In this movie a disguised "1985 Doc Brown" holds a conversation with his 1955 counterpart. 1985 Doc is wearing a brown trench coat and hat. If you look carefully in Back to the Future (1985), you can see a man dressed exactly like this (and therefore, presumably Doc) walking away shortly before the clock-tower scene. In the DVD commentary it is explained that this was not intentional, as the script for Back to the Future Part II (1989) hadn't even been written at the time that they filmed the first one.
Biff's alternate 1985 incarnation was loosely inspired by Donald J. Trump, while Lorraine's was based upon Tammy Faye Bakker.
Doc expresses his regret that he will never be able to visit his favorite historical era, the Old West, and suggests that instead he should devote himself to studying women. He gets to do both in Back to the Future Part III (1990).
In front of the entrance to the Biff Tannen Museum, there is a sign that reads "Smoking Required".
In the original script, Pa Peabody was to have been evaluated at a mental institution for claiming to have seen a spacecraft (the DeLorean in the first film). As soon as he is released, he sees a flying DeLorean and fires his shotgun at it, damaging the time circuits. This is the reason the destination time display flickers over to read 01.01.1885. On the Region 1 DVD commentary, Bob Gale mentions the scene was dropped when Will Hare was not available to return for the sequel.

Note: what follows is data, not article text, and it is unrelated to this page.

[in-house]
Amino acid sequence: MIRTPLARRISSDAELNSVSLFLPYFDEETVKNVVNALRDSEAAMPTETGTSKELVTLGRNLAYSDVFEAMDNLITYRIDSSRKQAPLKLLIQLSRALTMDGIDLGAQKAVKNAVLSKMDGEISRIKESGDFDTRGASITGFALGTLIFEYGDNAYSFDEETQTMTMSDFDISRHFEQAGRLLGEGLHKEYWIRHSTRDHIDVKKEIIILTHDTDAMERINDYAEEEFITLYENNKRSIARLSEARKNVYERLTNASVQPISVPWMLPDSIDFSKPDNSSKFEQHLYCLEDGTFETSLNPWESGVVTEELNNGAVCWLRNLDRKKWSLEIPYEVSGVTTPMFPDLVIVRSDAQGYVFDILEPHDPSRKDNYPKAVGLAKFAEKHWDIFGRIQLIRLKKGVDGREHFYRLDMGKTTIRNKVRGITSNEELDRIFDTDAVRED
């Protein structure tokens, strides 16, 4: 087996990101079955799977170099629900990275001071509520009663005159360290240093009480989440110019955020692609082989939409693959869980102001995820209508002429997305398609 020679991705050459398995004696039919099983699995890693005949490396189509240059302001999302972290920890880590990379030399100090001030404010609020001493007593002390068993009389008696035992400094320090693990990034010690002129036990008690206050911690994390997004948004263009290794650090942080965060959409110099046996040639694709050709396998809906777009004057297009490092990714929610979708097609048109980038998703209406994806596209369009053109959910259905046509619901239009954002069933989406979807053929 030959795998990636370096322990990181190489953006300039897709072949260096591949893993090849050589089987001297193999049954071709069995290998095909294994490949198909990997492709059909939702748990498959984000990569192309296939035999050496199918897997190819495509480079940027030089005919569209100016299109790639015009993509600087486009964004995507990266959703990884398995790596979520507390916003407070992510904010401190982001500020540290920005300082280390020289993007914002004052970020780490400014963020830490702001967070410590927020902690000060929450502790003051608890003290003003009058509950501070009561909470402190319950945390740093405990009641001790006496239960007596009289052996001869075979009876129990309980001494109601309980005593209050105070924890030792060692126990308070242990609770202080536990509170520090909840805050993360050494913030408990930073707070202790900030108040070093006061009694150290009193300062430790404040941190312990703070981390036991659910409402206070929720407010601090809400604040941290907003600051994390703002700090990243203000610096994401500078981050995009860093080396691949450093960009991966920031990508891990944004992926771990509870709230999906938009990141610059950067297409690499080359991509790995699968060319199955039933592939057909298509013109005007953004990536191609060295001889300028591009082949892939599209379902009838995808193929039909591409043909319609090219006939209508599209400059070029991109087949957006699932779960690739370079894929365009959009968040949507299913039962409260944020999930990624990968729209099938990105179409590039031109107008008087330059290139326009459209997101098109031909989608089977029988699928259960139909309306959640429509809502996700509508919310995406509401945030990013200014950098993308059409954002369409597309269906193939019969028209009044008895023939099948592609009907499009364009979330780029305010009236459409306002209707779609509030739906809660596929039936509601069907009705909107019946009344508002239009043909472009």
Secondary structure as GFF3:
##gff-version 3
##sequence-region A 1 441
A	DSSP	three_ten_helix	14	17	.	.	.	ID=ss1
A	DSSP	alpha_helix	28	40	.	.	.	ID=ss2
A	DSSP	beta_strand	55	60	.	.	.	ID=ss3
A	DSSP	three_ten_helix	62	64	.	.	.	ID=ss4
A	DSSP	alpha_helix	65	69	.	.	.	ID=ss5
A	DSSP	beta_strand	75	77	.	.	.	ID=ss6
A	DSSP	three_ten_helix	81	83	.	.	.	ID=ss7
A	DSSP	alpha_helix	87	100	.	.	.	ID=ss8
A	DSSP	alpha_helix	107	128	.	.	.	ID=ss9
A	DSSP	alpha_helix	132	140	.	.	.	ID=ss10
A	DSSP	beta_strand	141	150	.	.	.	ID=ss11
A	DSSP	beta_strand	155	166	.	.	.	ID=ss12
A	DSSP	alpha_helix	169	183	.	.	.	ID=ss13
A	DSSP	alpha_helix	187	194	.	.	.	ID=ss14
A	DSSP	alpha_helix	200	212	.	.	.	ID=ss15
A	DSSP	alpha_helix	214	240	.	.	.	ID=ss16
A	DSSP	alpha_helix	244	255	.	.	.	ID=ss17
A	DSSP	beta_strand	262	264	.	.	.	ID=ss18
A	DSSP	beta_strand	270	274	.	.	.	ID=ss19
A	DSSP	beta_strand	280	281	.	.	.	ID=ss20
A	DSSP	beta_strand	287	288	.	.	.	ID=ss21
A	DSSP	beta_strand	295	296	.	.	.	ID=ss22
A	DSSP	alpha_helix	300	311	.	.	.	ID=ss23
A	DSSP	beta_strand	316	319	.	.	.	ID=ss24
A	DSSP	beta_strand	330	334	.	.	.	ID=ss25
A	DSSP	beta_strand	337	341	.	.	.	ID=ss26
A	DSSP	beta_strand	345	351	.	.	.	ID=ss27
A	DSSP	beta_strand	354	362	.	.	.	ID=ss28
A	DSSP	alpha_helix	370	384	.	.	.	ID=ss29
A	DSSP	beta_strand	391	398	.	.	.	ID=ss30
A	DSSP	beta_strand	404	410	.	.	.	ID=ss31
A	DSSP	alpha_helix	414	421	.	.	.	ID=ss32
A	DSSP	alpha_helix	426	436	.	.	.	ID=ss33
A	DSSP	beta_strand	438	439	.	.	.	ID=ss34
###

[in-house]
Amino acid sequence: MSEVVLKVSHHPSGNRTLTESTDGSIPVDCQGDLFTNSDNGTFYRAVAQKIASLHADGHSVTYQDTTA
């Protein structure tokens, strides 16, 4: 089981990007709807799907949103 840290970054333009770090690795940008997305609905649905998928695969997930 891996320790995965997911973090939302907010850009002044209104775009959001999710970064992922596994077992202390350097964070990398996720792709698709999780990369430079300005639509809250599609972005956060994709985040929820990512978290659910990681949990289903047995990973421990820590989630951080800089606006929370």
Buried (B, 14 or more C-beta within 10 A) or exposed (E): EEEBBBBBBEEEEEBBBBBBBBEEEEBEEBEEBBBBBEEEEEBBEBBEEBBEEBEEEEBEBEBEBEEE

Near the end of the film when Marty is attempting to steal the almanac back from Biff, they approach and eventually drive through a tunnel. This is the same tunnel Private Investigator Eddie Valiant drives through to reach Toon Town in Who Framed Roger Rabbit (1988), which was likewise directed by Robert Zemeckis and starred Christopher Lloyd (Doc Brown).
One scene from Back to the Future Part III (1990) was filmed during the shooting of Part 2. After filming the scene where Doc and Marty return from the future to "1985A" and drop Jennifer off on her front porch swing, the cast and crew waited for daylight and film the Part III scene where she is awakened.
The ending of Doc's departure to 1885 via weather and his ensuing telegram to Marty is foreshadowed. During the beginning, Doc commented how he wished postal delivery was as reliable as the meteorological service.
When Doc sees the future newspaper headline change to tell him that he was "commended" instead of "committed", a headline at the bottom of the page changes from "Nixon seeks fifth term" to "Reagan seeks second term". (Richard Nixon and Ronald Reagan).